Despite not overtaking any other drivers, it became a noteworthy aspect of Earnhardt’s legend and gained the moniker “The Pass in the Grass”. Despite being forced into the infield by Bill Elliott at the exit of turn four at Charlotte Motor Speedway, Earnhardt maintained his position at the front of the 1987 Winston race, showcasing one of his most remarkable displays of skill and determination.
Tyler Reddick’s car spun out and he managed to save it, but as he drove through the infield turf, he sent Blaney’s car sideways, trying to catch up to him and take the lead. Unfortunately, Reddick’s attempt ended in a similar excursion, resembling a football field, as he now found himself on the same synthetic surface that is now the grass infield at Charlotte.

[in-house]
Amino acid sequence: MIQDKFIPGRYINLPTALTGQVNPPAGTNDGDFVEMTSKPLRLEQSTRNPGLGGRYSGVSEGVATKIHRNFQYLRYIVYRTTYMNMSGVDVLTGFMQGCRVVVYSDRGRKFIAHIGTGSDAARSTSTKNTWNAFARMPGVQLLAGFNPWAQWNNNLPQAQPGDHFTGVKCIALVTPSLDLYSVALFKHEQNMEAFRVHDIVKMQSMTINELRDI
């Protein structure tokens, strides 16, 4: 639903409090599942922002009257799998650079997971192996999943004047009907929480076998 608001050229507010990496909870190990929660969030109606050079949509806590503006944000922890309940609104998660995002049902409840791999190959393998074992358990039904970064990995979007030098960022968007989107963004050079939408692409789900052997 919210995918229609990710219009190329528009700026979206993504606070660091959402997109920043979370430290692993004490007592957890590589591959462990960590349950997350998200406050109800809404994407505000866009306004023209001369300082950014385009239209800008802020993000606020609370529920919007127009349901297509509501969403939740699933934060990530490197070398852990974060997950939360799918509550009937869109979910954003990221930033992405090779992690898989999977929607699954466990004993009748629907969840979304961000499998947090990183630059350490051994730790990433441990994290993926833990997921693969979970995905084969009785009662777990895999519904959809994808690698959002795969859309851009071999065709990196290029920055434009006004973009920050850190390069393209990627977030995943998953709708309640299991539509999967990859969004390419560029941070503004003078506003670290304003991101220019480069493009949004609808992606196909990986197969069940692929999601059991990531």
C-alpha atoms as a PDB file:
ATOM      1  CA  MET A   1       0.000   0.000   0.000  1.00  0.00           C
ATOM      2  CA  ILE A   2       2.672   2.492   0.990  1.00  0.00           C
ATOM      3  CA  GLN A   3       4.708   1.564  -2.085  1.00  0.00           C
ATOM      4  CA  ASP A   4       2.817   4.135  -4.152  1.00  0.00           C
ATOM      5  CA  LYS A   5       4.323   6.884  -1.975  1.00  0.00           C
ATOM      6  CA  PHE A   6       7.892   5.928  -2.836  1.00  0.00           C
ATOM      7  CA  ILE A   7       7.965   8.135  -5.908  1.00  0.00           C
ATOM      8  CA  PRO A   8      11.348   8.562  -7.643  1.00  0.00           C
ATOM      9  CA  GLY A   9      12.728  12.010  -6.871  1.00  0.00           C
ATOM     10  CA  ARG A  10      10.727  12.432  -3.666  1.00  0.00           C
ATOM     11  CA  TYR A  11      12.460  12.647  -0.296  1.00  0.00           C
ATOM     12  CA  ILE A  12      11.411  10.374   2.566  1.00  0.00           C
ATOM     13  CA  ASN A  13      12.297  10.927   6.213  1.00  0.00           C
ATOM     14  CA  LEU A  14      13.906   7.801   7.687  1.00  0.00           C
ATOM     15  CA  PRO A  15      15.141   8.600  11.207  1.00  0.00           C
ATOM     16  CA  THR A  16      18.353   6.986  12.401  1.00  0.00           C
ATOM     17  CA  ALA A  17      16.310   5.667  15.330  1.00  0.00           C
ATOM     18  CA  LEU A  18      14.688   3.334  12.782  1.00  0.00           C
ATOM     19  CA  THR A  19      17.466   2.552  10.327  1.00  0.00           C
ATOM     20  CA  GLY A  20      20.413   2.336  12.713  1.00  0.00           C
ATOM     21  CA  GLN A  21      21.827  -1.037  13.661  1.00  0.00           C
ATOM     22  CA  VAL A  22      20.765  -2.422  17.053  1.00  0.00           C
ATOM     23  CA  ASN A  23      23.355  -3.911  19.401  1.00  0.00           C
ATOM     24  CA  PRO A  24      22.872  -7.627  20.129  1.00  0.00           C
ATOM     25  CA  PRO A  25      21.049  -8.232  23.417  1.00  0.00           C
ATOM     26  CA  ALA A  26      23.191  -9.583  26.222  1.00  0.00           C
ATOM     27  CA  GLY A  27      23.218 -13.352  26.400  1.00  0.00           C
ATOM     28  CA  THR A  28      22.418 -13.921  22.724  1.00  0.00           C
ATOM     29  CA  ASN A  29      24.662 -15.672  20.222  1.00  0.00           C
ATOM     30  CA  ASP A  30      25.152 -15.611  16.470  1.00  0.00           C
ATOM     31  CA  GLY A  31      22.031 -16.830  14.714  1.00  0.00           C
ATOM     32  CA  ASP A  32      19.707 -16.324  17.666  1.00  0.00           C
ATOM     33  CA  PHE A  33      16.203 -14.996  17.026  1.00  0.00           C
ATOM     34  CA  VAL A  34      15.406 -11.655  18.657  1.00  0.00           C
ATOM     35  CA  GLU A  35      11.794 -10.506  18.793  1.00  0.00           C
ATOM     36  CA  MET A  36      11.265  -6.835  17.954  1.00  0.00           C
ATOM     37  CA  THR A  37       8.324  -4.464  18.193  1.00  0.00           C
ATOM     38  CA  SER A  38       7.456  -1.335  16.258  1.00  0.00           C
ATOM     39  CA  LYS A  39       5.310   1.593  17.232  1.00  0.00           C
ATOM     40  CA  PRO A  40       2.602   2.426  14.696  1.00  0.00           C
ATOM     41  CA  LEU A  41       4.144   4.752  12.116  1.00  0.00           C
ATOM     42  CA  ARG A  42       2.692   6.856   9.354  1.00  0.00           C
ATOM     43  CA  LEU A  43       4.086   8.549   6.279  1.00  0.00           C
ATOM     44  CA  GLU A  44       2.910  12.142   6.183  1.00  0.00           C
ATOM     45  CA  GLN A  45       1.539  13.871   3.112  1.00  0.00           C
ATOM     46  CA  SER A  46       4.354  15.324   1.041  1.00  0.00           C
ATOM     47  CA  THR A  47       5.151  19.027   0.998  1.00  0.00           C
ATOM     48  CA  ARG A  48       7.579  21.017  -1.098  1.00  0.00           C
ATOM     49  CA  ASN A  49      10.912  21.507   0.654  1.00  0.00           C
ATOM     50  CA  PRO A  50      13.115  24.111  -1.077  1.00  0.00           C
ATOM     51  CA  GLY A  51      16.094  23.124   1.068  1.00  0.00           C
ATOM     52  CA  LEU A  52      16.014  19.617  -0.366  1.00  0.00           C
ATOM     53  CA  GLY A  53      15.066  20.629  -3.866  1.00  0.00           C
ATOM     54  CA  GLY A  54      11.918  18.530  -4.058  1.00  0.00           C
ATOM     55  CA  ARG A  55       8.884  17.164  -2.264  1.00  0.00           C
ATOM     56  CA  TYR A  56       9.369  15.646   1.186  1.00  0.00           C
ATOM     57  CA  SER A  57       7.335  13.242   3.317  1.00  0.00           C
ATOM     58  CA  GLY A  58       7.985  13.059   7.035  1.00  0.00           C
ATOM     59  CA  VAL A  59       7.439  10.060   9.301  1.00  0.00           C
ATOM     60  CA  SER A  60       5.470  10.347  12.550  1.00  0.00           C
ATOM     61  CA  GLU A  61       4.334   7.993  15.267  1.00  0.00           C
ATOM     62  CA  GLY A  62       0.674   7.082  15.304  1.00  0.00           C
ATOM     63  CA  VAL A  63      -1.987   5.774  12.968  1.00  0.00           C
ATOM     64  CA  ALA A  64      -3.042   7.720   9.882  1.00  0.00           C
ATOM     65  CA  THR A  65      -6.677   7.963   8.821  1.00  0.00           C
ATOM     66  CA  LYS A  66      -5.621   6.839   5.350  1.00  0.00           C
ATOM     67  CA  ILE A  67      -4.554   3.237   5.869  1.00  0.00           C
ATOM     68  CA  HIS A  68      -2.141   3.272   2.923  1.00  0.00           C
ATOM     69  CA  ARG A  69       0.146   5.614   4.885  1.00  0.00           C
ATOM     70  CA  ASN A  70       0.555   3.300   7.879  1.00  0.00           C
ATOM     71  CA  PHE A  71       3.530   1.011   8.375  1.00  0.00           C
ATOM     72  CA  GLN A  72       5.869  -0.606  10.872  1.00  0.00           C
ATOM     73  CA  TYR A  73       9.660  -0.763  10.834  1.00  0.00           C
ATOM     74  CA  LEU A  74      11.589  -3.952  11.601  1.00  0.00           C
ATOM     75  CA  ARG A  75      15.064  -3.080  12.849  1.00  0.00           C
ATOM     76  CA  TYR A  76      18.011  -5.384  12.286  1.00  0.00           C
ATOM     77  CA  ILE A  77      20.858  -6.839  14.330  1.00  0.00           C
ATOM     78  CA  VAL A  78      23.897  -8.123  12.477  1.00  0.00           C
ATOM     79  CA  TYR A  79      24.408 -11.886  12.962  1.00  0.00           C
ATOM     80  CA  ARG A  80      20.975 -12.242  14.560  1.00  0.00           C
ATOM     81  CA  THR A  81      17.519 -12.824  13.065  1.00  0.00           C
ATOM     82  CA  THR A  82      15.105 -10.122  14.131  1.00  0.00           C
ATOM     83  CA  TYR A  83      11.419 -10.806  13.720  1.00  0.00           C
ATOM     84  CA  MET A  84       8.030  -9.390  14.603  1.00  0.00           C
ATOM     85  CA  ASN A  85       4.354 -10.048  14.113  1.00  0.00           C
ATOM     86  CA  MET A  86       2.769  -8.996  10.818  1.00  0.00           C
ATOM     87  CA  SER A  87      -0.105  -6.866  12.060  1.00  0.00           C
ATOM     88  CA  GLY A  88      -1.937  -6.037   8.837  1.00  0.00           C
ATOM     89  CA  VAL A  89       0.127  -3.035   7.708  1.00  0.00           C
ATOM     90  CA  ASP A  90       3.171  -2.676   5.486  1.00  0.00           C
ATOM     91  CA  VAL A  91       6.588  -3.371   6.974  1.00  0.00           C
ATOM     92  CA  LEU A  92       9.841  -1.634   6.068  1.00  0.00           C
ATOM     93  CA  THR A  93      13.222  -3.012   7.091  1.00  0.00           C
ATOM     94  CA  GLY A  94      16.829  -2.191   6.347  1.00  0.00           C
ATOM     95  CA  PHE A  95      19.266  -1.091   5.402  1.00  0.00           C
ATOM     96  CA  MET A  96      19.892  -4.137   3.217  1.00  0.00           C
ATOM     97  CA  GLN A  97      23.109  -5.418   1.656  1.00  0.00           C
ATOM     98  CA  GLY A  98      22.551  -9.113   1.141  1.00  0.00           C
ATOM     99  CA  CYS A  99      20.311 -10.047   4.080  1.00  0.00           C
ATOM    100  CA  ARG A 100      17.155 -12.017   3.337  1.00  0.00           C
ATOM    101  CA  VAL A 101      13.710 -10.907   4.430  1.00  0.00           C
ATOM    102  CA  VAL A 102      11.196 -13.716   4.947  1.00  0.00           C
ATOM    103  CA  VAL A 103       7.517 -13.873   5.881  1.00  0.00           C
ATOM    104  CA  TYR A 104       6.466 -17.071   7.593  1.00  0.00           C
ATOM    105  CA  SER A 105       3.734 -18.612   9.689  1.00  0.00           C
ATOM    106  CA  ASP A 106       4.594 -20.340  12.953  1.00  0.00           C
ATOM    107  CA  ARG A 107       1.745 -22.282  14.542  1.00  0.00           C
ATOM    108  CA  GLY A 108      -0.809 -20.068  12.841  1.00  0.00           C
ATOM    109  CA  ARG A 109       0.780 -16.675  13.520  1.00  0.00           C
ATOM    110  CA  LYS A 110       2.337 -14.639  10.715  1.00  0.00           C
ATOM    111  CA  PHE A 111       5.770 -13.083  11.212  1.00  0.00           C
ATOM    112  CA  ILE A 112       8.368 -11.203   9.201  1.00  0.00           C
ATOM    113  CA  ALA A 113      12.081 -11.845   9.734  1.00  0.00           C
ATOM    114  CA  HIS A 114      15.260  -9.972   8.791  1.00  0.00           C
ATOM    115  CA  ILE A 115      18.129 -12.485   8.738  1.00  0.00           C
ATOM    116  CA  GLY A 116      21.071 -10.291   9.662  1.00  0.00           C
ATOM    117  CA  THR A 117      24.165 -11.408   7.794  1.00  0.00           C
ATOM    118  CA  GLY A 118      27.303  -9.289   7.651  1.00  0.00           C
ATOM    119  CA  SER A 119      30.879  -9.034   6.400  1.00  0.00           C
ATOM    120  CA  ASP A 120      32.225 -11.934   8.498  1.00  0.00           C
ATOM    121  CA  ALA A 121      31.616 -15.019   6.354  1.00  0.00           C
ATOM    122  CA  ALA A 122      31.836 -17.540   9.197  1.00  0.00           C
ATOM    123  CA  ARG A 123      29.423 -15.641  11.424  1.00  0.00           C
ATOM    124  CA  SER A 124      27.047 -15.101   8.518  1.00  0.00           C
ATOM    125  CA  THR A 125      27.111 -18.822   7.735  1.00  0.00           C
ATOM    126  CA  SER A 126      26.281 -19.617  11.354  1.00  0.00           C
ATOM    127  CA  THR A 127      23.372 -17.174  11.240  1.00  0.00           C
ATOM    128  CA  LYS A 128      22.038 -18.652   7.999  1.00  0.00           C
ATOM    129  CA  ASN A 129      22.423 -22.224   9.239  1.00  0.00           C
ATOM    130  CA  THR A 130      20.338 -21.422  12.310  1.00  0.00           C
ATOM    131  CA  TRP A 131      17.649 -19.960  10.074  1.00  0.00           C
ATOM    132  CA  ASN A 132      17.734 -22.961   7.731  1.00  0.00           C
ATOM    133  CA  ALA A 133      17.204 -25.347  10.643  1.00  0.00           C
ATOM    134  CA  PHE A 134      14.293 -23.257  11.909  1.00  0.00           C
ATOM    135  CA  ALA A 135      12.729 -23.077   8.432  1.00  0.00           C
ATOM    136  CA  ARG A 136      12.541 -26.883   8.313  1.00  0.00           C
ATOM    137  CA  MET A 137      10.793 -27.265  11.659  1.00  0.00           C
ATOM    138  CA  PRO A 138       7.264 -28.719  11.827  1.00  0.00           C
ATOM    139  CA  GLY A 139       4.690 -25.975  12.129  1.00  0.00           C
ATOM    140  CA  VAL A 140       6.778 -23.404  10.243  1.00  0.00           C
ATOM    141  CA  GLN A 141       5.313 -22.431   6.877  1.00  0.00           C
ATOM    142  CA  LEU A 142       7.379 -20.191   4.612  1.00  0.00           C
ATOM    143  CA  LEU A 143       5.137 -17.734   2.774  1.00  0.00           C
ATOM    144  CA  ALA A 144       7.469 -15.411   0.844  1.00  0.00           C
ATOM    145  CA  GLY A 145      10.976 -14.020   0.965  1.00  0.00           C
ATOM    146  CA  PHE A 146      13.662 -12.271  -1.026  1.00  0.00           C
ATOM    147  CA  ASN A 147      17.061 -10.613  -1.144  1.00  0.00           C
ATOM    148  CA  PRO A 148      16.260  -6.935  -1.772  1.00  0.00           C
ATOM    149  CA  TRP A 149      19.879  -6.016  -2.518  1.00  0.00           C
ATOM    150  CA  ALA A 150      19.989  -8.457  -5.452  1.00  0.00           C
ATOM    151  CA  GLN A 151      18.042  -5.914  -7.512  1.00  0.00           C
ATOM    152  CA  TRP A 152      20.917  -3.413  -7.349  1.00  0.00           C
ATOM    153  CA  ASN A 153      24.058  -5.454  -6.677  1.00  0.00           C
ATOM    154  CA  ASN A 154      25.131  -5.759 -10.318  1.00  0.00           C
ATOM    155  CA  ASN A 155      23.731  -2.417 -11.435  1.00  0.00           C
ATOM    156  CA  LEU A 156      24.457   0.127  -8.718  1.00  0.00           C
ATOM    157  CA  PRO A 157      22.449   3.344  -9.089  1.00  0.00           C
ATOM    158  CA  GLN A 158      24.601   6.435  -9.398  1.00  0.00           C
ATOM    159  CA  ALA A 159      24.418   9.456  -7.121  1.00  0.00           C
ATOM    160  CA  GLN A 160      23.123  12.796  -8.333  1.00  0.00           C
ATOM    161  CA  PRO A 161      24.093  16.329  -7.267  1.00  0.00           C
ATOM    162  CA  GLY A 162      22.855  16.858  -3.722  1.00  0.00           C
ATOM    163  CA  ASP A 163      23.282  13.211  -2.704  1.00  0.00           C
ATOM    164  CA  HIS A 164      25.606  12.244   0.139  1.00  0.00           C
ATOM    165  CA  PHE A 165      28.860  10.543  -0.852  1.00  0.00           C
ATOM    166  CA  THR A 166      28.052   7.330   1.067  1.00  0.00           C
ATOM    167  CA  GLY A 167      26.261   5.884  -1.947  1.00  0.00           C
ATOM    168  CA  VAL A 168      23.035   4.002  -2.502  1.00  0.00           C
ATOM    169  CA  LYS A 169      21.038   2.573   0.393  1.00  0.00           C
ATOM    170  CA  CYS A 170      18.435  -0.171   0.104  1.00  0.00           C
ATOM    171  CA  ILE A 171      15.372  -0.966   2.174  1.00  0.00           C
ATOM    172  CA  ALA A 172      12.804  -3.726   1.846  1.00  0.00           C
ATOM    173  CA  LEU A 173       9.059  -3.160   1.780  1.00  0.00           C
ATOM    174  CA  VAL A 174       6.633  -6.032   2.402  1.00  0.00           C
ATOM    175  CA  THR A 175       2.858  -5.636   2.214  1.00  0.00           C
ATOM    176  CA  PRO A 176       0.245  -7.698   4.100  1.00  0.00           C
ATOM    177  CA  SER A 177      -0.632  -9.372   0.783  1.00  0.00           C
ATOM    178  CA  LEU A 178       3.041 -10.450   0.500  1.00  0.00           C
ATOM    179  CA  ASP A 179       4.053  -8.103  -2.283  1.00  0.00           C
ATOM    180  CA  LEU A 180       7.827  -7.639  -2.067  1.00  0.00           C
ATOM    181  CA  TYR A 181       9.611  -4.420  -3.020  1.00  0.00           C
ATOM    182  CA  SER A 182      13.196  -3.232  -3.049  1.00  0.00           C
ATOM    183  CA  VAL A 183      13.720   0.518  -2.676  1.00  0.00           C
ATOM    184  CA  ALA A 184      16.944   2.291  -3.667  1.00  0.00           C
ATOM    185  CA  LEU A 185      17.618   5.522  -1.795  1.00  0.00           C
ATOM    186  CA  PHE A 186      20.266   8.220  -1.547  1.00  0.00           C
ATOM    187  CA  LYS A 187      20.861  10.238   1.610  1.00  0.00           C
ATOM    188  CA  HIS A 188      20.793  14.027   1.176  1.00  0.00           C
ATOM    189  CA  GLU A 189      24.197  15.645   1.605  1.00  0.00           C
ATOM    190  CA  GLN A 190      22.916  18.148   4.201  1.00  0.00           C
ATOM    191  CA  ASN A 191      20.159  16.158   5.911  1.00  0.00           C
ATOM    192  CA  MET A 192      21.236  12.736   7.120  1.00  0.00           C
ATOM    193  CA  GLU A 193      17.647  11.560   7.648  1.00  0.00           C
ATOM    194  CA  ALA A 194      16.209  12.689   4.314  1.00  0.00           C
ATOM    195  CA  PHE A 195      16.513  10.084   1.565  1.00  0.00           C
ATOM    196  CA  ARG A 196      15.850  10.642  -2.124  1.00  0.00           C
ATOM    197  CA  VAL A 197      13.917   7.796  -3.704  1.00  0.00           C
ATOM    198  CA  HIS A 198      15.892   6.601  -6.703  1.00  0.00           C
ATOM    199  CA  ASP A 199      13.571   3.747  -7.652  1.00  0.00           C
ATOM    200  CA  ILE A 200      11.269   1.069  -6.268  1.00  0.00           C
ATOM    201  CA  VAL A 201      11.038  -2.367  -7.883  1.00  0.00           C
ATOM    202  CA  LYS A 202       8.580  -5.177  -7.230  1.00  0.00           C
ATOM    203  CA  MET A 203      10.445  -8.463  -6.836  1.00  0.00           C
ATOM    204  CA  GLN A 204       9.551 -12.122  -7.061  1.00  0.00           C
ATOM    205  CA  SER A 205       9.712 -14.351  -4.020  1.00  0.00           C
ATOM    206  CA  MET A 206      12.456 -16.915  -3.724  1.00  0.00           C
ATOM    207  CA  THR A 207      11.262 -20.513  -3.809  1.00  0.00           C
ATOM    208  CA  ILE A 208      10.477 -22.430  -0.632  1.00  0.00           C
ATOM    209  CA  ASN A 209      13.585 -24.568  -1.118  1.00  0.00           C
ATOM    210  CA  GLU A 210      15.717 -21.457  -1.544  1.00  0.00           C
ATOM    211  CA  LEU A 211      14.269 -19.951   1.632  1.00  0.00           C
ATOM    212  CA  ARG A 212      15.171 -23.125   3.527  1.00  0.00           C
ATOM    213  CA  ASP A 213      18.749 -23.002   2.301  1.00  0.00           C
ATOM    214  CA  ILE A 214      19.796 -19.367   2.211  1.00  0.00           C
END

Kyle Busch, who displayed his own driving abilities by spinning his car around in reverse and putting it into drive and reverse to finally settle his car facing the wrong direction in the pit road before finally coming back onto the track, would eventually finish fifth, just ahead of Reddick, after his 176-lap spin.
The climactic final race scene in the movie “Days of Thunder,” which was actually based on a real-life incident at the 1986 Pocono race in Richmond involving Tim Richmond, highlighted Cole Trickle spinning out at Daytona 500 and driving backwards to the pit road, much to the delight of the longtime race fans.
Summary of Race Results
After three weeks of racing in the Carolinas, the NASCAR Cup Series heads west to the Gateway Raceway in St. Louis for the next race on Sunday at 3:30 p.M. ET. Enjoy FS1 on Channel 300 for the wide world of technology in the exciting races at the Gateway Raceway.